Essay spanking

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Essay spanking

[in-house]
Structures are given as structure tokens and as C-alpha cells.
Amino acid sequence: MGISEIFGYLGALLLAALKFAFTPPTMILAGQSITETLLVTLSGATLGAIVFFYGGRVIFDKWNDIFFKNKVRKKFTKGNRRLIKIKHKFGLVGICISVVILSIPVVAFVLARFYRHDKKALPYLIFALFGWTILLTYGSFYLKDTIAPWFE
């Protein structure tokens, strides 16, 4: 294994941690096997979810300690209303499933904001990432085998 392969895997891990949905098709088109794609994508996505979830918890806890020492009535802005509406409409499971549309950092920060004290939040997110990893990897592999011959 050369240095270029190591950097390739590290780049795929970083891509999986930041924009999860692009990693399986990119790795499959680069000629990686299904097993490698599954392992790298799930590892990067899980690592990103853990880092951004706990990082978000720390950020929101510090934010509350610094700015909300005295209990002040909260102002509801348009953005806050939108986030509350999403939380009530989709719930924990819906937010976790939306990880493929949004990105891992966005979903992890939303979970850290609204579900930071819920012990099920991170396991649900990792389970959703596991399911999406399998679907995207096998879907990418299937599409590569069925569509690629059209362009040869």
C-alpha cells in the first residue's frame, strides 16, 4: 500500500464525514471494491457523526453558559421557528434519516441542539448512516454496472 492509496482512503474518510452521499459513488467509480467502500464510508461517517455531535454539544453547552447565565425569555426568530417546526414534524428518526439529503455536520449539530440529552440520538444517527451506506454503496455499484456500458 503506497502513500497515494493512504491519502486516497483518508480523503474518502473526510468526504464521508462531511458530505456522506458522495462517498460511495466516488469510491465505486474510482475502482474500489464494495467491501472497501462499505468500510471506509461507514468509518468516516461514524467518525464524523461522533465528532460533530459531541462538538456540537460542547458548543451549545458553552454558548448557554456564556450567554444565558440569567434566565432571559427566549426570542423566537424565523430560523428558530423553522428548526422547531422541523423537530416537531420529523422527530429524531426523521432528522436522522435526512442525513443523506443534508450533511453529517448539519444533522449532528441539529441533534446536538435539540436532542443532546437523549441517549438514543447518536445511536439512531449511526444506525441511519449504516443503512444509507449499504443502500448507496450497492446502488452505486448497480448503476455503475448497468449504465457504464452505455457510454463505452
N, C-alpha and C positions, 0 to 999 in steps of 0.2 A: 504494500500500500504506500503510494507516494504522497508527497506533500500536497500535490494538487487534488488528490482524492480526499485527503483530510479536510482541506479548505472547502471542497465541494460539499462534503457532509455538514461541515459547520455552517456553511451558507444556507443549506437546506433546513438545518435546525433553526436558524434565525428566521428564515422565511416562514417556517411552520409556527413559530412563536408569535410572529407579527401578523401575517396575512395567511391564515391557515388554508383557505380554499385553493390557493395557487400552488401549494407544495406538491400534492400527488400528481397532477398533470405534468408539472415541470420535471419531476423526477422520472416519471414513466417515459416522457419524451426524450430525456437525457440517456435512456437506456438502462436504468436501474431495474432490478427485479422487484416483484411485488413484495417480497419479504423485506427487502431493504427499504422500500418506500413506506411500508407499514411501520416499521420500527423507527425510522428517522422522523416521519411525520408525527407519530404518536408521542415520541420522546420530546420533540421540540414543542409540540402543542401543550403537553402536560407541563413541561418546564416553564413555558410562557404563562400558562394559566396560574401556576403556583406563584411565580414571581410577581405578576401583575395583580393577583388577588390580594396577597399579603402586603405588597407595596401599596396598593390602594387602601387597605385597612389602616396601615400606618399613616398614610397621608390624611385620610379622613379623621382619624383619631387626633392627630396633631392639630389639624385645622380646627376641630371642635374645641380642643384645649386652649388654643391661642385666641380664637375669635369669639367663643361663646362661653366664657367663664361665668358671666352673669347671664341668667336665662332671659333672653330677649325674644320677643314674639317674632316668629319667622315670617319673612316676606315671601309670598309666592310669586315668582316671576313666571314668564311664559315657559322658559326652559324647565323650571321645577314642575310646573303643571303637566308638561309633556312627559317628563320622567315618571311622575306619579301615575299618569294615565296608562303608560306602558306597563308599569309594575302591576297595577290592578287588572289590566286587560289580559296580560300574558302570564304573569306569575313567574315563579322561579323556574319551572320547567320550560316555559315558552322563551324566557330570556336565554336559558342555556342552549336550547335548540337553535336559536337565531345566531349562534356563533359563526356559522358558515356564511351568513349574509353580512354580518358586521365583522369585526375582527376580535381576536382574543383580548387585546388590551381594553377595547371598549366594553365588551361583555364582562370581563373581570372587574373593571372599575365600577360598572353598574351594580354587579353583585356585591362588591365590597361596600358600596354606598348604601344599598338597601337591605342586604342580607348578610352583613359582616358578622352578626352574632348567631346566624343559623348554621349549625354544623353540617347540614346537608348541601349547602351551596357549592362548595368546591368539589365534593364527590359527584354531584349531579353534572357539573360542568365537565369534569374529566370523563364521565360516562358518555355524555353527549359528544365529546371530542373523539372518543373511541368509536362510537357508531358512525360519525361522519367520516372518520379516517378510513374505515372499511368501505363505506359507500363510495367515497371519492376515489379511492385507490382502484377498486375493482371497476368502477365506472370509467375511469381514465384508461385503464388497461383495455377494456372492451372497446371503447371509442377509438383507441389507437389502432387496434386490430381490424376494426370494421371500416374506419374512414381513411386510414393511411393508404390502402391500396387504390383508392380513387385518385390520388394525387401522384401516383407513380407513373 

1. 1. Stephanie M. Delgado<br />December 20, 2010<br />English 3231<br />Section 111<br />Dr. Gonzalez <br />The Pros and Cons of Spanking as a Method of Discipline<br />37909502636520 In the United States, spanking is a socially acceptable form of correcting behaviour or disciplining a child. A survey done by a non-profit child development organization, in conjunction with the non-profit Civitas, and Brio, found that more than half of Americans approve its use to punish children CITATION Rea10 l 9225 (Reaves). Should spanking a child be allowed in this country? The answer to this question depends on who you ask. There are differing views on this subject, but both sides claim to have logical and well-reasoned arguments to support their position. In this essay, the most important arguments for and against spanking will be discussed. <br />Figure 1All over the world, there is a heated controversy about the efficiency and wisdom of spanking children. In twenty-four countries, including Sweden, Austria, Poland, Israel, Greece, Denmark, and Venezuela corporal punishment is unlawful CITATION Tos09 l 9225 (To spank or not to spank?). In the United States, corporal punishment of children, provided that it doesn’t result in child abuse or assault, is lawful in all states. Despite the controversy on the subject, in some states it is still legal for schools to use spanking as a form of punishment (Figure 1). Although still existent, physical punishment in school is declining, but studies reveal that the majority of parents still use physical punishment to discipline their children CITATION Lym06 l 9225 (Lyman). Almost two-thirds of parents of very young children (1- 2-years) reported using physical punishment, and by the time children reach 5th grade, 80 percent have been physically punished. This number rises to 85 percent in high school CITATION Ger08 l 9225 (Gershoff, Report on Physical Punishment in the United States: What Research Tell Us About Its Effects on Children). What are some of the arguments these supporters of spanking provide on behalf of their behavior?<br />Advocates of the use of spanking argue that it is an immediate form of punishment. The child can see the result of what he did, and the connection between his misconduct and the punishment. Some parents believe that when the child is a toddler and can’t understand reason or logic; this is the best method to show them that what they did was wrong. Other parents argue that they were also spanked as children and turned out just fine, so why wouldn’t their children? In addition, some parents claim that other forms of punishment can be even more psychologically damaging, and that they love their children and have no intention of hurting them, they’re just punishing them for an offence. There are also those who think that the increase in discipline problems and violence on schools is directly related to the ban of corporal punishment in many schools. Moreover, there are those who refer to the Bible in justification for spanking a child. They refer to specific passages in the Bible, like Proverbs 22:15, which mention a rod being used to discipline a child. They believe that “God Himself declared in the Bible that spanking is the basic way to discipline children. Therefore, those who refuse to spank their children are in rebellion against God.” CITATION 10De l 9225 (Is Spanking Kids Better Than Not Spanking Them?). <br />Detractors of spanking children mostly argue that spanking can cause permanent, lifelong damage, such as poor school performance, juvenile delinquency, domestic violence, etc. Detractors base their arguments on a number of studies, like the meta-analysis of 62 years of collected data done by Dr. Elizabeth Gershoff CITATION Ger02 l 9225 (Gershoff, Corporal Punishment by Parents and Associated Child Behaviors and Experiences: A Meta-Analytic and Theoretical Review). Gershoff looked for associations between parental use of corporal punishment and 11 child Figure 2behaviors and experiences. She included several childhood behaviors (immediate compliance, moral internalization, quality of relationship with parent, and physical abuse from that parent), three behaviors in both childhood and adulthood (mental health, aggression, and criminal or antisocial behavior) and one in adulthood alone (abuse of own children or spouse). Findings can be seen in Figure 2, along with the papers she -1619251438275used to draw her conclusions. Gershoff found "strong associations" between corporal punishment and all eleven child behaviors and experiences. Ten of the associations were negative such as increased child aggression and antisocial behavior. The single advantageous association was between corporal punishment and increased immediate compliance on the part of the child. Other studies like one conducted in Duke University, support these findings CITATION Doe09 l 9225 (Does Spanking Work?). Other arguments include: spanking only teaches kids that violence is acceptable, it can cause physical injury, and it can damage the relationship between the child and the parent. In addition some consider that “spanking on the buttocks, an erogenous zone in childhood, can create in the child's mind an association between pain and sexual pleasure, and lead to difficulties in adulthood” CITATION Joh94 l 9225 (Johnson). <br />From Gershoff’s study, we can see how the only thing achieved by spanking a child is to get him to do what you want straight away, but the long-time effects are very damaging. I think that there are better ways to discipline a child, like talk about what behavior should be changed in a way that they understand. Psychologists, even recommend giving a positive reinforcement (praise, reward) instead of a punishment CITATION Mor01 l 9225 (Morris and Maisto). Spanking can transmit the idea that inflicting pain on others is justifiable; in this manner we are involuntarily teaching children an aggressive behavior. Most of what I have read, doesn't recommend using physical punishment at all. Instead you should eliminate something the child likes, like a trip to the mall, or watching his favorite TV show. <br />In conclusion, I don't approve the use of spanking as a form of punishment, because it can essentially do more harm than good. There are better, proven ways to correct the behavior of a child. Supporters of spanking may think that this is the most efficient punishment, but perhaps we keep doing the same because it is what we learned from our parents. This might even be the reason why the United States has such high levels of violence. Spanking a child is one of the cruelest forms of punishment, and should never be used, not even on the most extreme cases.<br />Works Cited<br /> BIBLIOGRAPHY l 9225 Does Spanking Work? 14 September 2009. 16 December 2010 <http://www.dukenews.duke.edu/2009/09/berlin.html>.<br />Gershoff, Elizabeth T. "Corporal Punishment by Parents and Associated Child Behaviors and Experiences: A Meta-Analytic and Theoretical Review." American Psychological Association (2002): 539–579.<br />—. Report on Physical Punishment in the United States: What Research Tell Us About Its Effects on Children. 2008. 16 December 2010 <http://www.phoenixchildrens.com/PDFs/principles_and_practices-of_effective_discipline.pdf>.<br />Is Spanking Kids Better Than Not Spanking Them? 16 December 2010 <http://www.usingspankingdiscipline.com/>.<br />Johnson, Tom. The Sexual Dangers of Spanking Children. 1994. 16 December 2010 <http://nospank.net/sexdngrs.htm>.<br />Lyman, Rick. "In Many Public Schools, the Paddle Is No Relic." 30 September 2006. New York Times. 16 December 2010 <http://www.nytimes.com/2006/09/30/education/30punish.html>.<br />Morris, G. Charles and Albert A. Maisto. Psicología. Mexico: Pearson, 2001.<br />Reaves, Jessica. "Survey Gives Children Something to Cry About ." 5 October 2000. TIME Reports. 16 December 2010 <http://www.time.com/time/classroom/psych/unit2_article7.html>.<br />"To spank or not to spank?" 39 July 2009. CBC News. 16 December 2010 <http://www.cbc.ca/canada/story/2009/07/31/f-spanking-discipline-debate.html>.<br />